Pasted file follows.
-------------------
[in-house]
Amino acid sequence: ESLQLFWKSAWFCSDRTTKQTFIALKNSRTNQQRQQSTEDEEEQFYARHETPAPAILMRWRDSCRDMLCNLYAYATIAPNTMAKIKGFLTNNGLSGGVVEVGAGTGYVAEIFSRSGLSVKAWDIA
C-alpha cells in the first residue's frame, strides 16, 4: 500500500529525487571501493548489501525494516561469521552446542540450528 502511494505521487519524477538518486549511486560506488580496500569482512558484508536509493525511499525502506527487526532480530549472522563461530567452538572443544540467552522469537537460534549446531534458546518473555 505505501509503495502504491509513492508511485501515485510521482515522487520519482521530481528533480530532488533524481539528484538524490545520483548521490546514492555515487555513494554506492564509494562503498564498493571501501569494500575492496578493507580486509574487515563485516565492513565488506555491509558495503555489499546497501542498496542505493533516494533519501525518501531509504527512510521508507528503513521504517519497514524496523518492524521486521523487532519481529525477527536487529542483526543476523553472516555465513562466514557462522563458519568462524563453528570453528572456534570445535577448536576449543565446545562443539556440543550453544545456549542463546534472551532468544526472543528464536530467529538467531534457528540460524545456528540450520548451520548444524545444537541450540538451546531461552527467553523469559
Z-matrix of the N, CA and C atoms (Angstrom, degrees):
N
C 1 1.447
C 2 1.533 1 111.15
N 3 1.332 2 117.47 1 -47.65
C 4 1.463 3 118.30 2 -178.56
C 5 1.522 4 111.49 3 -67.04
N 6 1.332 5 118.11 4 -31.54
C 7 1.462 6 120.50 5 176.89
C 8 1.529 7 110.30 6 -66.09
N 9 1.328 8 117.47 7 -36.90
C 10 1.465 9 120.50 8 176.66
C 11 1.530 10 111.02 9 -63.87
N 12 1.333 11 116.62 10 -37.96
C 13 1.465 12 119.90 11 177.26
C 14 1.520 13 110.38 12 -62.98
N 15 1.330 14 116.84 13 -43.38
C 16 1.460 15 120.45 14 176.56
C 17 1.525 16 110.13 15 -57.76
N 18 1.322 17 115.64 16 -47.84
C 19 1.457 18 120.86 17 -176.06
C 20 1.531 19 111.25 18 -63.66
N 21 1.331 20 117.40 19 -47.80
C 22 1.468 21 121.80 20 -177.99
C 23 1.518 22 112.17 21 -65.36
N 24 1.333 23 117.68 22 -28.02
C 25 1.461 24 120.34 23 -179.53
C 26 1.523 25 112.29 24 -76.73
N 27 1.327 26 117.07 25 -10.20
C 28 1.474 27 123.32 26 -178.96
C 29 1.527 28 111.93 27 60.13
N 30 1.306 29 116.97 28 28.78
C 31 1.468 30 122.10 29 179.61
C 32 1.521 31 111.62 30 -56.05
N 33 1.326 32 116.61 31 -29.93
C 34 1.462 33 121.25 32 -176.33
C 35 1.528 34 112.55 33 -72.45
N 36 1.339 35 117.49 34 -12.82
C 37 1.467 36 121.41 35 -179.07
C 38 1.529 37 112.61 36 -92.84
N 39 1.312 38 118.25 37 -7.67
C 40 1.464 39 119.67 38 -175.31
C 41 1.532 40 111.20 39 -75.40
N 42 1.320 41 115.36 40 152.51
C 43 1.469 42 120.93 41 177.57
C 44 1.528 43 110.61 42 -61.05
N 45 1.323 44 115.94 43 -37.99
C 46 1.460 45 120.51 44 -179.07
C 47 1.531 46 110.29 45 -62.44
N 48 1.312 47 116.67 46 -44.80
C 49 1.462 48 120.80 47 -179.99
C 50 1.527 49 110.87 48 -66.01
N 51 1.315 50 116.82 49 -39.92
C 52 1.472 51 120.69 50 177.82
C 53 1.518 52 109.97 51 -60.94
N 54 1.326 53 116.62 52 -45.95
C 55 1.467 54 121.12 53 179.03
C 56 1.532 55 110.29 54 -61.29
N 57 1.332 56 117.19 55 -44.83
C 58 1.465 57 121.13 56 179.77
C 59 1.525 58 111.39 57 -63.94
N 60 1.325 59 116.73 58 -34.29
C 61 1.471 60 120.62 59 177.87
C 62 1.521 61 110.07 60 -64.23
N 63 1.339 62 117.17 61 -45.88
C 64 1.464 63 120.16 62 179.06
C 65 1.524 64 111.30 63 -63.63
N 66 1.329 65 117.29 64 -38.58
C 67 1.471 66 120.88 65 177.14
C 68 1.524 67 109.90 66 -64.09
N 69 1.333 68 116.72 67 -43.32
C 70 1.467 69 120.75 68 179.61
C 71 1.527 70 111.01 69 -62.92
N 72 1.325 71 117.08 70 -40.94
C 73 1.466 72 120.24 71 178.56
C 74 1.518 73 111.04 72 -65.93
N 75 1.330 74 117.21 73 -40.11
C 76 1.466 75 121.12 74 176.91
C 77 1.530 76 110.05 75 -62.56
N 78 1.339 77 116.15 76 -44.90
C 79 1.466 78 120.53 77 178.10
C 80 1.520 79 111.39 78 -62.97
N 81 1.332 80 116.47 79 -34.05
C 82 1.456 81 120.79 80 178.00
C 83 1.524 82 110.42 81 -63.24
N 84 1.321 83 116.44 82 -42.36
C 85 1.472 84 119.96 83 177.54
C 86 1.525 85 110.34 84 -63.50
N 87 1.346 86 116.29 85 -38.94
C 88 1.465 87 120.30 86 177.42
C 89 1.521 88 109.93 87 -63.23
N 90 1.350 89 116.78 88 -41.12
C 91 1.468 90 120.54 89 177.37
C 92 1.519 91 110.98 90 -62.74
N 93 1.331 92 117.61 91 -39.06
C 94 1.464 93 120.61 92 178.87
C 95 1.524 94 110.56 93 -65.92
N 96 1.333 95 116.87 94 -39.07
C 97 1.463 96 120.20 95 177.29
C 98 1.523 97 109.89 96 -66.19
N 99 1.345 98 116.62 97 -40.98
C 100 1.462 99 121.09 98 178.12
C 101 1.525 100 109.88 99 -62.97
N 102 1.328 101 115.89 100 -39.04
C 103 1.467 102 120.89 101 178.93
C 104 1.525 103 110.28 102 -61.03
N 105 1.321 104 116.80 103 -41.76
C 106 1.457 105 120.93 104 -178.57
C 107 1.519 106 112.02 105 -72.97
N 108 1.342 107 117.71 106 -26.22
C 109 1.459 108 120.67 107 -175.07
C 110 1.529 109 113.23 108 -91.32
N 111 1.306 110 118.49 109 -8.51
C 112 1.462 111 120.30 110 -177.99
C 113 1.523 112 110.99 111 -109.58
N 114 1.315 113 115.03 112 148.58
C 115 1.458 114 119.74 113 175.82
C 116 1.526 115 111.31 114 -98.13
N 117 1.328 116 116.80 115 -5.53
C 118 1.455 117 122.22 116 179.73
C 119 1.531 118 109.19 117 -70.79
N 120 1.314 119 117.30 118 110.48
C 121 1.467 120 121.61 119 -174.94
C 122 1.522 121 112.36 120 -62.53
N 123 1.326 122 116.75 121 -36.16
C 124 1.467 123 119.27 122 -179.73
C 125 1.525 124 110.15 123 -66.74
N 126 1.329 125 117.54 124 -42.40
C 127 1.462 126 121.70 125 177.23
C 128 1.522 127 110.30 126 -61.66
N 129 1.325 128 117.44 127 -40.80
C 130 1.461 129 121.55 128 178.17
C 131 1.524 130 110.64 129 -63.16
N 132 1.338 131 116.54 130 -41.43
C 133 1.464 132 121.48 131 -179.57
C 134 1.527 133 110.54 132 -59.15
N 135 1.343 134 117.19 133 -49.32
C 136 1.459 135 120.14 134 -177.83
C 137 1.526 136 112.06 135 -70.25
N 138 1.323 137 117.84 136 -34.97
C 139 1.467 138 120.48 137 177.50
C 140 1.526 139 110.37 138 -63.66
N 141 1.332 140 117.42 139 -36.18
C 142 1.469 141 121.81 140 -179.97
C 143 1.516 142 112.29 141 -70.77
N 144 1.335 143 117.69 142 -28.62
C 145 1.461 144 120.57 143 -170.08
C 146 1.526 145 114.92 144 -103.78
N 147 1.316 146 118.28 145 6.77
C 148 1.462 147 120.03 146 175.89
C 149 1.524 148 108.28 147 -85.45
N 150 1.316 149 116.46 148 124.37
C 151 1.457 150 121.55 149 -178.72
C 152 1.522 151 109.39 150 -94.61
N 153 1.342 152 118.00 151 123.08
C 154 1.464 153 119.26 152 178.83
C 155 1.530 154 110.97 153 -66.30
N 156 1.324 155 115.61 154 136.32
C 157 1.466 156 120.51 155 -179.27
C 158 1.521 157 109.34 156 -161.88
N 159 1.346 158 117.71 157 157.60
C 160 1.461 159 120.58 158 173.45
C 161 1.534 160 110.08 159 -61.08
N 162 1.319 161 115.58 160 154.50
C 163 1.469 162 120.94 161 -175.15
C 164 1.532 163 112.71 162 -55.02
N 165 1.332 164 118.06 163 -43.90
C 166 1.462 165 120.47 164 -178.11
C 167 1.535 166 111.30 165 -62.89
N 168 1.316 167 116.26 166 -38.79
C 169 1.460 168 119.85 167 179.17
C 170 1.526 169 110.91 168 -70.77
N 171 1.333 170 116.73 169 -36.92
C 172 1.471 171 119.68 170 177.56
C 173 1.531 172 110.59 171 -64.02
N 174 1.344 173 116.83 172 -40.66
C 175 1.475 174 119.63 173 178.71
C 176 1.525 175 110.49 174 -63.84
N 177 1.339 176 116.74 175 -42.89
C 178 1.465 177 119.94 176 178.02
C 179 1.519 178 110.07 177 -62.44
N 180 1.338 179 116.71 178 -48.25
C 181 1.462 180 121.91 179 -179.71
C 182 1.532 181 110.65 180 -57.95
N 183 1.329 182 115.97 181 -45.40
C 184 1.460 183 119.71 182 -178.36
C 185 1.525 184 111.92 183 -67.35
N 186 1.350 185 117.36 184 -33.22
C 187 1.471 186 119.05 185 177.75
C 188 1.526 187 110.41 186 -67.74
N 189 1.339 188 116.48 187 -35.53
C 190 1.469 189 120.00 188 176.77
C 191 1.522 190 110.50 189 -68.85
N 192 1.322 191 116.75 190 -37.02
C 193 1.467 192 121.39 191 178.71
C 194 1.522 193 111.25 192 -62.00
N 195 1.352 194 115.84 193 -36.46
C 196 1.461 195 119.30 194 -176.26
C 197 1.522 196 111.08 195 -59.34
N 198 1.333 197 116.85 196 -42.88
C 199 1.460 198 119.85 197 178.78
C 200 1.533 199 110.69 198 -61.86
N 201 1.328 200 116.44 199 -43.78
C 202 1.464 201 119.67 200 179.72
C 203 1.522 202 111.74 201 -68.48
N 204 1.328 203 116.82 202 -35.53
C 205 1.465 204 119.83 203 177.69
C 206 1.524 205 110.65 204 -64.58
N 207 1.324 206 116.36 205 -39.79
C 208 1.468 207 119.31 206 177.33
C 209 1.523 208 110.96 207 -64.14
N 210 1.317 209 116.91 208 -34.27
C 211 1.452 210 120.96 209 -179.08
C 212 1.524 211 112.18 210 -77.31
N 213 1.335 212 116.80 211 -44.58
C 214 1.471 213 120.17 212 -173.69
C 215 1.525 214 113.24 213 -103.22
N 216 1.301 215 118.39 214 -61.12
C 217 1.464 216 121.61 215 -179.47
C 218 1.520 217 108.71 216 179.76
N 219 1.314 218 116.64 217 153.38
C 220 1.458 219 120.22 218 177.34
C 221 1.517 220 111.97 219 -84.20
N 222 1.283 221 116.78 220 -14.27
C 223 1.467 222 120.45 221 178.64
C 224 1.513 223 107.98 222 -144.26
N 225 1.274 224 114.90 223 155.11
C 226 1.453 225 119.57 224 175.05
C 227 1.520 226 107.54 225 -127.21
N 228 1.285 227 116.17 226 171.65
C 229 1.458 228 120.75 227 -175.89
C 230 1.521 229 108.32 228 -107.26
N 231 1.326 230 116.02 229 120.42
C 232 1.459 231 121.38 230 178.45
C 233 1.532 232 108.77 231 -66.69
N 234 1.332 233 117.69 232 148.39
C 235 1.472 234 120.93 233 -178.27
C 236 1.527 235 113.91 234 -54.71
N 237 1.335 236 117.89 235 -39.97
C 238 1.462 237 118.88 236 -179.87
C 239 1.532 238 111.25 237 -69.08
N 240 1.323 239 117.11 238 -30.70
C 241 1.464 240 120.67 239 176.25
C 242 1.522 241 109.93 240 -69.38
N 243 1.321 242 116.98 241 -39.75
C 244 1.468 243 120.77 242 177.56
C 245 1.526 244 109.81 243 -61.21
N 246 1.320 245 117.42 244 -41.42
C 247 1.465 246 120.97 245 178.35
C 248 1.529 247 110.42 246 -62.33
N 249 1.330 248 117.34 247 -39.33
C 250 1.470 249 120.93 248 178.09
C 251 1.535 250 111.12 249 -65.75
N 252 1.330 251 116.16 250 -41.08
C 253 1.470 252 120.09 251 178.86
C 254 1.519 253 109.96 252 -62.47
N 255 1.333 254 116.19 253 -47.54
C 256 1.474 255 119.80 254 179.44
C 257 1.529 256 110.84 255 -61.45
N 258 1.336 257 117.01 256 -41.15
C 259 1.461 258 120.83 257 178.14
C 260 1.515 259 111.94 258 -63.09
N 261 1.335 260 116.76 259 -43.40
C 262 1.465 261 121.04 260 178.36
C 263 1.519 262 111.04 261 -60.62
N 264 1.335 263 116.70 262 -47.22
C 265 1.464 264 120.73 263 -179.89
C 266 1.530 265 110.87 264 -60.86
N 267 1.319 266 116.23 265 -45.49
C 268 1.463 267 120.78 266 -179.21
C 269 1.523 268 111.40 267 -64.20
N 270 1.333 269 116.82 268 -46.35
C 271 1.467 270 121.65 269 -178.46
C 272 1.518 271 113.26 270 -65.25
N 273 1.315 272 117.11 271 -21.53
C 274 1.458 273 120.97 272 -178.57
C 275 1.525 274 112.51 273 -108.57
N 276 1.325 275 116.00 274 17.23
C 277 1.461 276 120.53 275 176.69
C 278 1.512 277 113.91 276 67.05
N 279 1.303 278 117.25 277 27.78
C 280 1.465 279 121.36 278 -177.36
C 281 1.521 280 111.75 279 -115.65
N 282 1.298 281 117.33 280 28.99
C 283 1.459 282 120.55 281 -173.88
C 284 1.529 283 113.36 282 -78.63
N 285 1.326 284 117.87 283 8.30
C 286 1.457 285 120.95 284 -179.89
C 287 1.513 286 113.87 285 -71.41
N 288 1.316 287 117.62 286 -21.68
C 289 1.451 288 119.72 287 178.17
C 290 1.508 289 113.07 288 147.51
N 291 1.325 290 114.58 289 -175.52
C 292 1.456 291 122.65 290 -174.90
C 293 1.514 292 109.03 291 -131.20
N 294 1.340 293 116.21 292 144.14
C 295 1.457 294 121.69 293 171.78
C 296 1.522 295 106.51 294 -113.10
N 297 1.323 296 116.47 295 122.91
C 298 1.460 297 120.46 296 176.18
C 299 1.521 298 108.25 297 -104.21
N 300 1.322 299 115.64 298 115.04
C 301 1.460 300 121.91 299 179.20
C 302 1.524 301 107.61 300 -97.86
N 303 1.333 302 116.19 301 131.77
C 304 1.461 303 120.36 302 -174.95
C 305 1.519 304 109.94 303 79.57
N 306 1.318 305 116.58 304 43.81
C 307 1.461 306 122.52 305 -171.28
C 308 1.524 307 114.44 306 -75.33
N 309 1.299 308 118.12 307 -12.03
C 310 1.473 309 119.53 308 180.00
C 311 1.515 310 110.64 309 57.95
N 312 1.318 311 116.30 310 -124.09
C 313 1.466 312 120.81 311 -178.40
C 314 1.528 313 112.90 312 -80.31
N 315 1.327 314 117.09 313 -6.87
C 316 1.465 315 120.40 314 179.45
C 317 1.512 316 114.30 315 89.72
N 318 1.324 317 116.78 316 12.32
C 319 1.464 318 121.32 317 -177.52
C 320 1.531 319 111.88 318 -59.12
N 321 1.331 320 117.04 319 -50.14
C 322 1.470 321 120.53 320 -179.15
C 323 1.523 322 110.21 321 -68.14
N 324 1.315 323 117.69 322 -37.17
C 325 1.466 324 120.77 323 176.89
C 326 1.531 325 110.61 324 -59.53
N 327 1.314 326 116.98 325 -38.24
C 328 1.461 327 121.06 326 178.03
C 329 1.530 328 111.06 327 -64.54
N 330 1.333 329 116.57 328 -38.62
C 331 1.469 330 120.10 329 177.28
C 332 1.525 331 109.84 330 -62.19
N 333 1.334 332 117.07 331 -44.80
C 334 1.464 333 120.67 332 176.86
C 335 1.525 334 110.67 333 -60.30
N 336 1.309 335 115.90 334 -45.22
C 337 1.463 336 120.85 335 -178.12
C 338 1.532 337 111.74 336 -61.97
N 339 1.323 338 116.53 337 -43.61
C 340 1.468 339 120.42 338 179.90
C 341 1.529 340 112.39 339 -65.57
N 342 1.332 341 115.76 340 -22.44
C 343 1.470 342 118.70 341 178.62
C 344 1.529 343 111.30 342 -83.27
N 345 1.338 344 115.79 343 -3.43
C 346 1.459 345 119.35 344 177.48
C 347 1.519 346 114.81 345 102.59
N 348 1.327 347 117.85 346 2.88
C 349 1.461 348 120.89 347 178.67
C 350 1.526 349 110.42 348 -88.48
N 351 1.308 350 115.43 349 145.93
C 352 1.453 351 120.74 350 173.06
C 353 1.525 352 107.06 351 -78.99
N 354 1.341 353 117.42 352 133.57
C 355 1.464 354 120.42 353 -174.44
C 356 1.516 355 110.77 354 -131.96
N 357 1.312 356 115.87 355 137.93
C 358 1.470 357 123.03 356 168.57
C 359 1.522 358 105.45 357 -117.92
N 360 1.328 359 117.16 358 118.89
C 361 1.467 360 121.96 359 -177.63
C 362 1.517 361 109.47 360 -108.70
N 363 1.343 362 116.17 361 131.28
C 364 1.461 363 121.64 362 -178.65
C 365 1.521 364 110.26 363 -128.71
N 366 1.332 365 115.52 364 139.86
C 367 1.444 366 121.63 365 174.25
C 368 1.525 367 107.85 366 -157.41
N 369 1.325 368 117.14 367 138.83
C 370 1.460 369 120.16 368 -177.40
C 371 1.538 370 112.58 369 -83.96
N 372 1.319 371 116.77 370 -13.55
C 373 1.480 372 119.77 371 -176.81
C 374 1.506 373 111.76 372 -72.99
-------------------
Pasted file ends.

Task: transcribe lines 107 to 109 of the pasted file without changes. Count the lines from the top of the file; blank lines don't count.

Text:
N 102 1.328 101 115.89 100 -39.04
C 103 1.467 102 120.89 101 178.93
C 104 1.525 103 110.28 102 -61.03